Swords For The Modern Writer
The thing to know when you go to choose a sword is which miscreants you’ll be using it on. No. No, wait. The first thing to consider when looking for an appropriate sidearm is what you’re going to wear- Stop. No, the very first thing to consider is whether your locality will even allow you to wear a sword in the firs- Strike that.
While I’d enjoy wearing a sword in public, most places you try that in modern society will at the very least get you some mighty curious looks. At worst, you’ll have to explain to the nice law enforcement official why you’re wearing an archaic weapon at the grocery store. That doesn’t sound particularly fun to me. But! There is hope (I mean, not for wearing a sword. Most places outside of conventions won’t allow it, at all. Even cons are usually going to require you peace bond your blade, and what’s even the point (aside from the one on your blade, I mean)) for understanding swords better for us as writers.
I like swords, me. Next to dragons, swords were my biggest reason to start reading fantasy. (Also wizards.) But mostly swords. And do we use a lot of them in fantasy. Big swords, little swords, long swords, short swords, small swords (though less of the technical version), magic swords, laser swords, plasma swords (there’s some argument, there) and silly swords. Heroes bear swords with minds of their own, with purposes at odds with the hero’s, cursed swords, swords of unearthly and eldritch materials, and plain ol’ steel swords. Some are straight, some are curved, and some are downright outlandish. (I mean, have you watched anime? Crazycakes.)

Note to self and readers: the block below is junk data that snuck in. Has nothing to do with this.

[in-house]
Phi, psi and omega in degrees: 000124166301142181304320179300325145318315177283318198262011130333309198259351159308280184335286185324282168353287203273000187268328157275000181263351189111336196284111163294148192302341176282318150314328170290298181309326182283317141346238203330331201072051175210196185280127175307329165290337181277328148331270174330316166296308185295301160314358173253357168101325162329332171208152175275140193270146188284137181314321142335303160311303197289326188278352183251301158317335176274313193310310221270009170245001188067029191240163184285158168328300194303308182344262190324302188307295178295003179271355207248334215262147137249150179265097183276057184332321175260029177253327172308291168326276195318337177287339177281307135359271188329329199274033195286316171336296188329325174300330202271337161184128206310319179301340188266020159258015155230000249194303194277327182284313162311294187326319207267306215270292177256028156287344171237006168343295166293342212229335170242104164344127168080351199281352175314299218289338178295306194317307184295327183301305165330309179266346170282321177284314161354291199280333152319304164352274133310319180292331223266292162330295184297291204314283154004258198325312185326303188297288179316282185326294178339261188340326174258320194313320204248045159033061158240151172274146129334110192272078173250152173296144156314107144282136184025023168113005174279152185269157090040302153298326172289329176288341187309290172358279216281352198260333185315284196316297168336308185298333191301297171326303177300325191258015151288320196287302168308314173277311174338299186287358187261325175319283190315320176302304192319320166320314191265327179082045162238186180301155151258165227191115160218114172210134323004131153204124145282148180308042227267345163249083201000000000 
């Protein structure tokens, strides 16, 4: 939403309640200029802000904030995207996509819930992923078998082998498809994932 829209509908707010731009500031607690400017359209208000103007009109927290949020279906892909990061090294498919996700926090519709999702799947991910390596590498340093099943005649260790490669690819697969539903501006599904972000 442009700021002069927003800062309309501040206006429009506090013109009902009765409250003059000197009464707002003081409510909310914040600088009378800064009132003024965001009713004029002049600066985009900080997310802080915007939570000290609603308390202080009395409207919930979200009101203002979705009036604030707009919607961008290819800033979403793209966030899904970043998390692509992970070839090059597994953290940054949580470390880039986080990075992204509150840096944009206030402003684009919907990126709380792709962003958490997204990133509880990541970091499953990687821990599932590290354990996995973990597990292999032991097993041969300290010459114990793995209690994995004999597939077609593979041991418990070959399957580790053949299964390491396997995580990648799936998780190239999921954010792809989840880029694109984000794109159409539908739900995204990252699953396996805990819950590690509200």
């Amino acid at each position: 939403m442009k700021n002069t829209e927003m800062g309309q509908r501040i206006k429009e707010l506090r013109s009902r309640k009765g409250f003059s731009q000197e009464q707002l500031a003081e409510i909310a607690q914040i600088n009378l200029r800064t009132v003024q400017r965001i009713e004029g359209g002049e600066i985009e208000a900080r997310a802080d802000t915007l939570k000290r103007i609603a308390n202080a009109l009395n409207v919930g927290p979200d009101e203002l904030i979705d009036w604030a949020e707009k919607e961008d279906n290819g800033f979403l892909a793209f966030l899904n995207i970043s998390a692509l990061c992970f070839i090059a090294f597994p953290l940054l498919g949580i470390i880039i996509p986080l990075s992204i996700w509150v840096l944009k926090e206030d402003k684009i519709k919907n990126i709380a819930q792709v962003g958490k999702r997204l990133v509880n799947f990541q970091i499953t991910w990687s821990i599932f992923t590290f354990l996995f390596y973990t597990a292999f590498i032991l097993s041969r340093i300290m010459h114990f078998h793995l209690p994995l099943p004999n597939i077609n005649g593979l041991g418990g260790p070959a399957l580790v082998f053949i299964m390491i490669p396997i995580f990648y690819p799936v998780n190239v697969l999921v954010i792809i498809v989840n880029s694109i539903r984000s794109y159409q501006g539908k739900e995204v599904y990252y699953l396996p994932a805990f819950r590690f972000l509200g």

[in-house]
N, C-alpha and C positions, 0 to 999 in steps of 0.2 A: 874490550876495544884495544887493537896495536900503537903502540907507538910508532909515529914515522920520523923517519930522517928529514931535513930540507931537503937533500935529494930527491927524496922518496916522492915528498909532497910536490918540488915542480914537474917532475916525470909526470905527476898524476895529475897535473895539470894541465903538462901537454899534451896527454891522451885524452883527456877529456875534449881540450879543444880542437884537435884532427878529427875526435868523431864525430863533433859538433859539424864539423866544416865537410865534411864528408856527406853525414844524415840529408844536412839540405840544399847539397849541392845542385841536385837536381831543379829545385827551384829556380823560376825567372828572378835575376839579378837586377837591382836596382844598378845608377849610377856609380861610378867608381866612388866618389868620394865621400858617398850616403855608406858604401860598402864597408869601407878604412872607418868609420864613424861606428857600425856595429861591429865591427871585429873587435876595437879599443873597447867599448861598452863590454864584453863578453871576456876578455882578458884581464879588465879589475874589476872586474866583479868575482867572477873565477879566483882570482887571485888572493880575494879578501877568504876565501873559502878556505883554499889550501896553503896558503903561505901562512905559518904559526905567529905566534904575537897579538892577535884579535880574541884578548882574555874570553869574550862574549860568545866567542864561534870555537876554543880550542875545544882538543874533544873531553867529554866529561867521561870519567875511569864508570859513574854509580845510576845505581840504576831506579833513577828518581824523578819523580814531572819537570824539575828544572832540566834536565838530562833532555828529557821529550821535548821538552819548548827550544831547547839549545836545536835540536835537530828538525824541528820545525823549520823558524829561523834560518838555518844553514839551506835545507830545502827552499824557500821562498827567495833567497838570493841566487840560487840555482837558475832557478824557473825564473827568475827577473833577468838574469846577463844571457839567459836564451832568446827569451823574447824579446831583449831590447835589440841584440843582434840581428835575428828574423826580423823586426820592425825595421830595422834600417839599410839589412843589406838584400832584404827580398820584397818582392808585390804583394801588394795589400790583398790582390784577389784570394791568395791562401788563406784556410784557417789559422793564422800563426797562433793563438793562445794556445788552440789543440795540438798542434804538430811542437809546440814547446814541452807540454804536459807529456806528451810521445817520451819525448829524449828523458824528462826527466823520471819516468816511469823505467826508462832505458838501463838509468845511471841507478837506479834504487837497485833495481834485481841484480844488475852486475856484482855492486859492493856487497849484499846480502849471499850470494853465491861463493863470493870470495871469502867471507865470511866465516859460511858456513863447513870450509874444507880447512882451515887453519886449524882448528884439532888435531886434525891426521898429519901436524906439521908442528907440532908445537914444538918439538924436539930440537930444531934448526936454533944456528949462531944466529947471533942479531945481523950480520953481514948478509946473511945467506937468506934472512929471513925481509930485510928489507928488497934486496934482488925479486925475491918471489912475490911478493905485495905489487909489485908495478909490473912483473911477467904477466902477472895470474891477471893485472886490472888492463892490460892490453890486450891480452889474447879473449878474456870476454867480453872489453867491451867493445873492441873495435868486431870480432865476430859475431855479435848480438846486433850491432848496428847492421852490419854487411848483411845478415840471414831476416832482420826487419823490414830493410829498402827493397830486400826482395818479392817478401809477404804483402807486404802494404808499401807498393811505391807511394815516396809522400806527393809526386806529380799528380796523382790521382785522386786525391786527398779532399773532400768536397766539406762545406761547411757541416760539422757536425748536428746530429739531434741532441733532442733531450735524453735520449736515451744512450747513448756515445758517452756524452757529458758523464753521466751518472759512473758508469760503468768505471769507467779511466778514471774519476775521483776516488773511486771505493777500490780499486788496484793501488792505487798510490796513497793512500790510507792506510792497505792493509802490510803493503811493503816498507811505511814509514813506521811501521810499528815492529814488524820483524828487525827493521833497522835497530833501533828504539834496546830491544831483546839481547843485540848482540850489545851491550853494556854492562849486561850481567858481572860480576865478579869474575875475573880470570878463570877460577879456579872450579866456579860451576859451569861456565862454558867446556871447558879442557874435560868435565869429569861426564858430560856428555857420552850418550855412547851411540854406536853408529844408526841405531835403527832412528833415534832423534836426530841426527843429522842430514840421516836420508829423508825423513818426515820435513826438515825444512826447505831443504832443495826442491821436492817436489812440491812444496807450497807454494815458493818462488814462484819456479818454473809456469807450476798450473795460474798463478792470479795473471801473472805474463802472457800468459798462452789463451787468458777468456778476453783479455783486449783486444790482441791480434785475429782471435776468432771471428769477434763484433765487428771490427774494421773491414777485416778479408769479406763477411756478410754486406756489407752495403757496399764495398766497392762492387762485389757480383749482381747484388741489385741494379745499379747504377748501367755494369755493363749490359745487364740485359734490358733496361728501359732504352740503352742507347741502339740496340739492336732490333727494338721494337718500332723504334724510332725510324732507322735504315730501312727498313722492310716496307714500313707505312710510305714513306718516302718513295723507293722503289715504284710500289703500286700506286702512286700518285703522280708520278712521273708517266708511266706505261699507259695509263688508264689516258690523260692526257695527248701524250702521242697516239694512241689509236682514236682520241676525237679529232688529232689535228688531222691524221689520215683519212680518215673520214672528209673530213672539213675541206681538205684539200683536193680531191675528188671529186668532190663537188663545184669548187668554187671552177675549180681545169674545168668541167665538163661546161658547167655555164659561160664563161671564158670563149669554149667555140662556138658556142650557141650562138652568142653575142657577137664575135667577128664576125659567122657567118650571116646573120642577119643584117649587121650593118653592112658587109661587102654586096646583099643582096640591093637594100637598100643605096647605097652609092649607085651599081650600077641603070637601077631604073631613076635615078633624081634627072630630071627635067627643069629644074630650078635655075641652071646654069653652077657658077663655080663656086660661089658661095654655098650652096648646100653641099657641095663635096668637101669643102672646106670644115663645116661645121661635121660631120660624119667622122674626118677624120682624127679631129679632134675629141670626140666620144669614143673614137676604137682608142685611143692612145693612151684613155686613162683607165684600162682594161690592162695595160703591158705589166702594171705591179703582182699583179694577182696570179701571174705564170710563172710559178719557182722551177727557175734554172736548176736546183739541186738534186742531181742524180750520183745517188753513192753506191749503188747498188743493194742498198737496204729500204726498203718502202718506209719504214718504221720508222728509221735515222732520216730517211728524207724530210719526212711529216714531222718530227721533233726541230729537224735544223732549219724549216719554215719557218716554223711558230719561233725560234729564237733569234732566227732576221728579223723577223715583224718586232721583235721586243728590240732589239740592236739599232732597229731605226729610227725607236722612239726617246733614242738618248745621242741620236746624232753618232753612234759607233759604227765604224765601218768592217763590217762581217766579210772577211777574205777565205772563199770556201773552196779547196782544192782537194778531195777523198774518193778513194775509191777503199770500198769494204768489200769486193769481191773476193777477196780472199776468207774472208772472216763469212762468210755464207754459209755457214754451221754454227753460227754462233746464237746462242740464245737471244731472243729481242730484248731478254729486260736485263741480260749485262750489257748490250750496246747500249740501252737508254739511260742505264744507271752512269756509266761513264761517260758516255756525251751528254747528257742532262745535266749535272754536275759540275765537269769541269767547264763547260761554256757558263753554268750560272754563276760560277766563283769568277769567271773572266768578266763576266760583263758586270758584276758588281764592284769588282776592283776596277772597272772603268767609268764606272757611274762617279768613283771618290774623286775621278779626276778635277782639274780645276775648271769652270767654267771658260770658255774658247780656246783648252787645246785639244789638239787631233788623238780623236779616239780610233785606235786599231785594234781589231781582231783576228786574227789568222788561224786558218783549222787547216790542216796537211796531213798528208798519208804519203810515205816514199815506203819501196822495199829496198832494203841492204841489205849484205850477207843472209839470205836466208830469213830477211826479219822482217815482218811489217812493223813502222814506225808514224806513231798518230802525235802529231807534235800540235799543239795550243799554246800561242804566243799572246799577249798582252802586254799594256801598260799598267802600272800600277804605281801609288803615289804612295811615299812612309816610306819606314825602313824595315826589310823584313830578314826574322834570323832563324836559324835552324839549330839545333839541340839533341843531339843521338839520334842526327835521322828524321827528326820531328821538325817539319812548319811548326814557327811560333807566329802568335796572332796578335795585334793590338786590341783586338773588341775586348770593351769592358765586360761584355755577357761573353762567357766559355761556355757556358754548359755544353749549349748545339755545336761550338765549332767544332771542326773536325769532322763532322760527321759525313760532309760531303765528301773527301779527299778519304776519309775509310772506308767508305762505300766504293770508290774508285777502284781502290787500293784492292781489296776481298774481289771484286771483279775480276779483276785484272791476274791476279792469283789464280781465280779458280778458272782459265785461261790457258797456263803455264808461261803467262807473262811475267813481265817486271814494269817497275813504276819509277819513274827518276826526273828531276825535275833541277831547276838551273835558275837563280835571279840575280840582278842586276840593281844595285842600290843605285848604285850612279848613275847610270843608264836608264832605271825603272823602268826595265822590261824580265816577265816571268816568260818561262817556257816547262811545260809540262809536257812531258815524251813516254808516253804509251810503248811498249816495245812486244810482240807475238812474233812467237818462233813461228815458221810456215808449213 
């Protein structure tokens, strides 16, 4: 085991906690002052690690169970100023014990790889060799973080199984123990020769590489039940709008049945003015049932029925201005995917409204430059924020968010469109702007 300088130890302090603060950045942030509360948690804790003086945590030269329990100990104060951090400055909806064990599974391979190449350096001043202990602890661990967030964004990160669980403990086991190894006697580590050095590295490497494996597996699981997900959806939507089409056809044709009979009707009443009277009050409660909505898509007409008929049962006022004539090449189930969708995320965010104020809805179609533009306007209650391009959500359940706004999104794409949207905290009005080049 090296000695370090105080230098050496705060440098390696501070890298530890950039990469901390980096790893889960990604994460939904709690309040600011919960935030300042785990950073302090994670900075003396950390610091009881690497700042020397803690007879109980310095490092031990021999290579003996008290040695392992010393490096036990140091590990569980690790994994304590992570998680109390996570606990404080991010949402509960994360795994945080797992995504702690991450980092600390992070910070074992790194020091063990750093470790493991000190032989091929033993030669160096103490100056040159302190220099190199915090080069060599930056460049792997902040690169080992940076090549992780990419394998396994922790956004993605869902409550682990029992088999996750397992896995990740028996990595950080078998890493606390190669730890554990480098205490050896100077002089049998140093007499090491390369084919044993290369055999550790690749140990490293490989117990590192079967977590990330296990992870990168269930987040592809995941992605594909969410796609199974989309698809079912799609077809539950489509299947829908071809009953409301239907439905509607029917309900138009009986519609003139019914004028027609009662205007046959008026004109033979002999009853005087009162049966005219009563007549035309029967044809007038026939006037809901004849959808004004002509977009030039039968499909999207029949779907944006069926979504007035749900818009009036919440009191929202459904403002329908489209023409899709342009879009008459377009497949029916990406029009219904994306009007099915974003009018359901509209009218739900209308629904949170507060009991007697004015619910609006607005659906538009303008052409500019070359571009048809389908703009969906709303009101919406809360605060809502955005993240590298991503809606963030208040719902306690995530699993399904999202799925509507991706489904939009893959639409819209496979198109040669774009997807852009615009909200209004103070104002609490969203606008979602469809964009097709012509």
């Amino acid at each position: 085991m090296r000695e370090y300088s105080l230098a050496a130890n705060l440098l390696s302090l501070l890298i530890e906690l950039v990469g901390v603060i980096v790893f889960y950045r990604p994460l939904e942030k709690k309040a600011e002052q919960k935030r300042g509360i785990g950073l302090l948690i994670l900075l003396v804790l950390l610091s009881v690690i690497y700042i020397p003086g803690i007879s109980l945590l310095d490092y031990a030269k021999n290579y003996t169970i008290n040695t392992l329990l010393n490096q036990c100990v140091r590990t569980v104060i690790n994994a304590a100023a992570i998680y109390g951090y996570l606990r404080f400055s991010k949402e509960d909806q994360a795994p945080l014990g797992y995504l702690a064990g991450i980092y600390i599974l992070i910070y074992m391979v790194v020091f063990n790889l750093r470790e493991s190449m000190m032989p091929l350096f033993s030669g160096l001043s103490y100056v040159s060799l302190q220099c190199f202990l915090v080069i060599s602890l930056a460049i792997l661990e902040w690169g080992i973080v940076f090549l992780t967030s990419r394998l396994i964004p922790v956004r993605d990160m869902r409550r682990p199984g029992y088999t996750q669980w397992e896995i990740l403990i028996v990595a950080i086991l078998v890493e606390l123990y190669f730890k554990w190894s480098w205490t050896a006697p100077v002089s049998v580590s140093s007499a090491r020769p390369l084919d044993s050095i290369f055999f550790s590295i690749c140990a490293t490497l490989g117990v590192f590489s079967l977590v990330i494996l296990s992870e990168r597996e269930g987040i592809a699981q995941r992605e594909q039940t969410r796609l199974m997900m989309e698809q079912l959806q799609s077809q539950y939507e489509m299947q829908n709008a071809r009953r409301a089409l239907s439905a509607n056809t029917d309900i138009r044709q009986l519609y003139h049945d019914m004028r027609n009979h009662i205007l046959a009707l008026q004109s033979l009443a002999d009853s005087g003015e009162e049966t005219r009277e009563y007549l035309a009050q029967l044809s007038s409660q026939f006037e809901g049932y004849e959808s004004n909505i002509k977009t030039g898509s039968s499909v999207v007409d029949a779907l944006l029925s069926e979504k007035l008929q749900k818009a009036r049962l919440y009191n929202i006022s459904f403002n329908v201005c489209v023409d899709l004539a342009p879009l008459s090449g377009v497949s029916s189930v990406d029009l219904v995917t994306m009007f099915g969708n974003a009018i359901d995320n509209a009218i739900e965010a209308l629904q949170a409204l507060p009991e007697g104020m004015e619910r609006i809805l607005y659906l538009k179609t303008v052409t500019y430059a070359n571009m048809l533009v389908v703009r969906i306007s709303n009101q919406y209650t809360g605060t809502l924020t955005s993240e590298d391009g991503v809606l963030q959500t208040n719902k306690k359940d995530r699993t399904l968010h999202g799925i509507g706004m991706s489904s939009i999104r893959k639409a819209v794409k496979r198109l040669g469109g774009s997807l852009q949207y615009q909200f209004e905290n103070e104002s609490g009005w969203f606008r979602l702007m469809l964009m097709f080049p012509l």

Regardless of how our heroes use their swords, however, it behooves us to understand how they were used in an historical context. Now, for a goodly while, the best we could do was look to sport fencing. A “sword” that weighs twelve ounces is not, strictly speaking, the best example to look at when describing a fight between iron-thewed barbarians (hi, Tom!). I have, however, seen it used well. Or at least, believably. I recall reading one book many years ago where the pivotal fight of the book relied upon a character engaged in a duel to the death who had only ever fenced with a foil. Now, normally, you wouldn’t put up a foil fencer against a skilled martial fencer, but that was actually the point. (I recall enjoying it, though I’d like to read again with the experience of the years since. If I could remember the title. Or the author. As it goes.)
Similarly, in the first of Robert Asprin’s Phule books, Phule’s Company, a pivotal scene involves a set of fencing contests. In the narrative, he gives a brief explanation of right-of-way, and of what targets are allowed when fencing with which weapon. This is quite useful, and I highly suggest reading the book. It’s also quite fun. My point, however, is that fencing, while a fascinating sport derived from genuine combat movements, is *not* an accurate portrayal of true combat swordsmanship. It’s a sport, and should be understood as such. At the risk of offending readers who participate in SCA, neither (quite) is SCA combat, though it’s closer. (I’d love to hear arguments about why I’m wrong, there, from those with experience of such.)
Now, as to resources. Scholarship on what’s called HEMA (Historical European Martial Arts) is currently bourgeoning. A couple decades back, there was barely anything. Now? Well, I’m not sure I can list everything. Though I’ll be going into more as I find it. Looks like this one is going to turn into a series. I’m not sorry. Your first stop should be YouTube. I’ve come to appreciate Shadiversity, Skallagrim, Schola Gladiatoria, and Blood & Iron HEMA as excellent resources for the current understanding of western martial traditions. Between them, they have great videos on German and Italian longsword, rapier fencing, sabers, and more.
But those are subjects for future installments. For now, it’s worth knowing that a – at least historically – a bastard sword, a longsword, and a hand-and-a-half sword were all names for one general kind of sword. It was big enough to be wielded with two hands, but light enough for one-handed techniques, and was considered a side-arm, rather than a battle weapon. More than that, I need to save for later, as I’m running out of room. Happy swording!